By: BBC – The company behind the Willow project, ConocoPhillips, says it will create local investment and thousands of jobs.
But the $8bn (£6.6bn) proposal faced a torrent of online activism in recent weeks, particularly among youth activists on TikTok.
Opponents argue it should be halted over its climate and wildlife impacts.
Located on Alaska’s remote North Slope, it is the largest oil project in the region for decades.
It is slated to produce up to 180,000 barrels of oil a day.
According to US Bureau of Land Management estimates, that means it will generate up to 278 million metric tonnes of CO2e over its 30-year lifetime – the equivalent of adding two million cars to US roads every year.
CO2e is a unit used to express the climate impact of all greenhouse gases together as if they were all emitted as carbon dioxide.
Environmental activists have argued the project’s approval is inconsistent with President Biden’s pledges to lead on climate action.
More than one million letters of protest have been written to the White House, and a Change.org petition calling for Willow to be halted drew more than three million signatures.
But all three lawmakers who represent Alaska in Congress, including one Democrat, pushed for the project’s approval, touting it as a much-needed investment in the region’s communities.
They also argued it would help boost domestic energy production and lessen the country’s reliance on foreign oil.
So why has a president who has embraced strong action on climate change just approved a project dubbed a “carbon bomb”?
It’s because Willow is all about politics and the law – and not the environment.
While running as a candidate back in 2020, Joe Biden promised that there would be “no more drilling on federal lands, period”. That promise was broken last year when the administration announced plans to sell drilling leases, under pressure from the courts.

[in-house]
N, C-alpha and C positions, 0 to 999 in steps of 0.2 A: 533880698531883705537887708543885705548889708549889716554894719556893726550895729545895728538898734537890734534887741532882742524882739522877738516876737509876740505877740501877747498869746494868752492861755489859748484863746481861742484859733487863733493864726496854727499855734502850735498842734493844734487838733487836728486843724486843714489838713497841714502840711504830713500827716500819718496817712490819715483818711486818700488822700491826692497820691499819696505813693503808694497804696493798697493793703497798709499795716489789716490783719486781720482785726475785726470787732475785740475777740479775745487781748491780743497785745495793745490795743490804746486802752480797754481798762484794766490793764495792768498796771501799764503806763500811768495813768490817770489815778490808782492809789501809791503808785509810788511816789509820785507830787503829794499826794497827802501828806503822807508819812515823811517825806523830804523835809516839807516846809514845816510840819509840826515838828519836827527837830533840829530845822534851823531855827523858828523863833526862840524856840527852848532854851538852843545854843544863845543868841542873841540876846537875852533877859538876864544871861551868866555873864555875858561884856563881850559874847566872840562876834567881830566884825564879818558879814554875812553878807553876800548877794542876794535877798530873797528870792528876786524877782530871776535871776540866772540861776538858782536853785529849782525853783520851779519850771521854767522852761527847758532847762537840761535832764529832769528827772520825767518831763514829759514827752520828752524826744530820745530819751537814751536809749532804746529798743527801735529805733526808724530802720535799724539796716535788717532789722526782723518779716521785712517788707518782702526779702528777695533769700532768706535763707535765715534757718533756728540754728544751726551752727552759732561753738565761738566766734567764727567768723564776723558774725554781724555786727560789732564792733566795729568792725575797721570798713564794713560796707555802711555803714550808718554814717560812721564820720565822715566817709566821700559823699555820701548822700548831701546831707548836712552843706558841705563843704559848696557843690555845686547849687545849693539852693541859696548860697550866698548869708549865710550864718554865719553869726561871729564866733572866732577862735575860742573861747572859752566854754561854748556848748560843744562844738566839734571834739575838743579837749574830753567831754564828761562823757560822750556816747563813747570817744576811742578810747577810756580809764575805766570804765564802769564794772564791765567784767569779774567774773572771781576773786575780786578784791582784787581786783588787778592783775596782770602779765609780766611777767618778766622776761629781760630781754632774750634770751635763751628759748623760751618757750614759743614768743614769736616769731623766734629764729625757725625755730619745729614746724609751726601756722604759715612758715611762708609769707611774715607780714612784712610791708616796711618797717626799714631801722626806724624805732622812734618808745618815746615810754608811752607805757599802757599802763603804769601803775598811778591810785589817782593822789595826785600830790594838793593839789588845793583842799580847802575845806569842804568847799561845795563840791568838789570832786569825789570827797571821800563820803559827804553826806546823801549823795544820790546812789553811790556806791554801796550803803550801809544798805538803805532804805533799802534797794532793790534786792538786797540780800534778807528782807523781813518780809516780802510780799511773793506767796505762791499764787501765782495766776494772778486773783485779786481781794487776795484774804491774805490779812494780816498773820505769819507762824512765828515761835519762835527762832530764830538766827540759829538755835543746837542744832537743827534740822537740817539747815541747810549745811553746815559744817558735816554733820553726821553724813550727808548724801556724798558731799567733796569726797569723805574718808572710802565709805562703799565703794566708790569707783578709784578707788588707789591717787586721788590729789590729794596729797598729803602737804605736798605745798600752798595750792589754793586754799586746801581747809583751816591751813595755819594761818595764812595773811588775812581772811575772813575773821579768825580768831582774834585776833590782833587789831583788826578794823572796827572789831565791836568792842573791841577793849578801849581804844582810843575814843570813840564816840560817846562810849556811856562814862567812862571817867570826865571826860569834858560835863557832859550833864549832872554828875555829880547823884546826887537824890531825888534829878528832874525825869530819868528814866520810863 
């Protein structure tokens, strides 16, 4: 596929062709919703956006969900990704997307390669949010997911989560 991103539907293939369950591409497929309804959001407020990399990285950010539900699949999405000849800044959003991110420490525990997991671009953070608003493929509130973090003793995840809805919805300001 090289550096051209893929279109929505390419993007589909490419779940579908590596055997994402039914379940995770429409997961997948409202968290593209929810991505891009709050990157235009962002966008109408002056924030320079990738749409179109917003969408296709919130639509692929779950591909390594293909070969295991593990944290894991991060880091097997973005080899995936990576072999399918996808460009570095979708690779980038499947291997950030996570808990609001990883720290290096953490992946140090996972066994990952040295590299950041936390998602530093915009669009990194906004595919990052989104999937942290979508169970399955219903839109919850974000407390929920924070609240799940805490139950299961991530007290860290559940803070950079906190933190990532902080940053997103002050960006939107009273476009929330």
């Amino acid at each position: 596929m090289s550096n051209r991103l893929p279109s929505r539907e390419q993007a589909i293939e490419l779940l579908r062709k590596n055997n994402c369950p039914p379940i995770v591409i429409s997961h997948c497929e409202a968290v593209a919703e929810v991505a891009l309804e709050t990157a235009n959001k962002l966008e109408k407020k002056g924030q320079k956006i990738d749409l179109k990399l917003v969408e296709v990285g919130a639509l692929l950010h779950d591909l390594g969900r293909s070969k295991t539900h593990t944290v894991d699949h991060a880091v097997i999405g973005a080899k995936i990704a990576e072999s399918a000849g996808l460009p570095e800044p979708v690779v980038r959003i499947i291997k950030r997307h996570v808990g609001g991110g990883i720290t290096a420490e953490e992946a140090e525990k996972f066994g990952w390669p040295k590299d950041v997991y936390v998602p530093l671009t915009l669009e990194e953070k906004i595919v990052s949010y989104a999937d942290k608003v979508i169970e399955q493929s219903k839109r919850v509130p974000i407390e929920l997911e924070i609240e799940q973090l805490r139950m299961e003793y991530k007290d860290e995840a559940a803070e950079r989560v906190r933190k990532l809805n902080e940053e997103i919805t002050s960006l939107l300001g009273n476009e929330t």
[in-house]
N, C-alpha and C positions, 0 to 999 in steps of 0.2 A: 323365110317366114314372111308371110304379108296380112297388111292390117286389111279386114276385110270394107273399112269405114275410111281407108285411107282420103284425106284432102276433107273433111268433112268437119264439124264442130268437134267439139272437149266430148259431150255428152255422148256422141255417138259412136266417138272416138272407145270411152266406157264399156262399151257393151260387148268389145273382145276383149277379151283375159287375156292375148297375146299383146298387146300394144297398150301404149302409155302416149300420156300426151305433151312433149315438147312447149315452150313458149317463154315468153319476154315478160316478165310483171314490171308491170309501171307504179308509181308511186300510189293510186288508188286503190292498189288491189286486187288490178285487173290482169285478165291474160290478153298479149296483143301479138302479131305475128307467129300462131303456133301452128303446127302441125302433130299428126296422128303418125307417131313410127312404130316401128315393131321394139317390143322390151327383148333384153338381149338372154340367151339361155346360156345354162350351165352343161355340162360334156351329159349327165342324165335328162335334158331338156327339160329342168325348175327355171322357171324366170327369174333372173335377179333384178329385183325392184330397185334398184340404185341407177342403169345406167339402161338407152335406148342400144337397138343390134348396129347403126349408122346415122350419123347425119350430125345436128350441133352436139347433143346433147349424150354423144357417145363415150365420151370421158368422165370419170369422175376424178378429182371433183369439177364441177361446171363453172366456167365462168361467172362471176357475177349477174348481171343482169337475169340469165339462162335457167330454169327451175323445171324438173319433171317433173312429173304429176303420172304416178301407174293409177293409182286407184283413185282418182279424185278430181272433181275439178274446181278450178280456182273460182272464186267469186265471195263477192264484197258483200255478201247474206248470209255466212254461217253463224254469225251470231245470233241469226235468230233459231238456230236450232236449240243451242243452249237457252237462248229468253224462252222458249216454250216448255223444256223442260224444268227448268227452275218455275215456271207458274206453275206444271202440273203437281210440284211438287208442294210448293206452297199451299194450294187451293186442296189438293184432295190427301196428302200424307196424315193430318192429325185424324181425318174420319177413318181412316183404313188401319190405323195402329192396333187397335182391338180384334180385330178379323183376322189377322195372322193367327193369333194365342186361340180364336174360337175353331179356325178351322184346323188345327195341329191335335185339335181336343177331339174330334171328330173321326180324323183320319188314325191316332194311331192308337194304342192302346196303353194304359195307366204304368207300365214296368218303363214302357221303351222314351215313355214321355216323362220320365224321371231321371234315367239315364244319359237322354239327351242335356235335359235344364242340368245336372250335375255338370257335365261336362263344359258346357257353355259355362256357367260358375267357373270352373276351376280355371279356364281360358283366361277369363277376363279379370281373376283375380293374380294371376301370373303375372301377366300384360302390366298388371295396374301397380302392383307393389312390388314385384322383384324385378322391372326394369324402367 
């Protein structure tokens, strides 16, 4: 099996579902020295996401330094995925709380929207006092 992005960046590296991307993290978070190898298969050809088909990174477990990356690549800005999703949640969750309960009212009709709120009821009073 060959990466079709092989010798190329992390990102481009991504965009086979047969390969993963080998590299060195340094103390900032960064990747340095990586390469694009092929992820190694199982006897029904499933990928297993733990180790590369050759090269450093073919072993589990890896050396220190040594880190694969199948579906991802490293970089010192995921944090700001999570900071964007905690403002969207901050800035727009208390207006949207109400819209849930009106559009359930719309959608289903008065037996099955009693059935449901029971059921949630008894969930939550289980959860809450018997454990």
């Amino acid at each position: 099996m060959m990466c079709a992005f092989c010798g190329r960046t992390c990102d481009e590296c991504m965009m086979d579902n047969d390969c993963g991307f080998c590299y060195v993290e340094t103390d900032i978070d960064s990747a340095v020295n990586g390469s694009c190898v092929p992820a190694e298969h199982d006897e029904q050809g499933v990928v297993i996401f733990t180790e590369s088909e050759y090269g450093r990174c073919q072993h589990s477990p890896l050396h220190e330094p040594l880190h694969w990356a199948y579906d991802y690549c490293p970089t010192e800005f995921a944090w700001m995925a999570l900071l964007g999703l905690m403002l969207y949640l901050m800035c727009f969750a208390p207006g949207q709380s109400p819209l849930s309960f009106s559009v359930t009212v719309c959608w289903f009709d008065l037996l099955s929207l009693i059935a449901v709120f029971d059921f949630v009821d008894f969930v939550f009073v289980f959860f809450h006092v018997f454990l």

The White House will likely say that the role of the courts has also influenced the Willow decision.
Oil company ConocoPhillips have held the lease since 1999 and would have had a strong case to appeal if their plans had been turned down.
The Biden administration is obviously aware that, from a purely climate perspective, the project can’t really be justified. So, as a sop to opponents, they’ve tried to balance the approval with new bans on oil and gas leasing in the Arctic Ocean.
Most environmentalists aren’t buying that trade off.
Willow is also deeply political.
With a presidential election in 18 months, Mr Biden is keen to be seen as a centrist, concerned about gas supply and prices for US citizens.
But, in giving the green light to drilling, he now risks the support of many young people who voted for him in large numbers in 2020.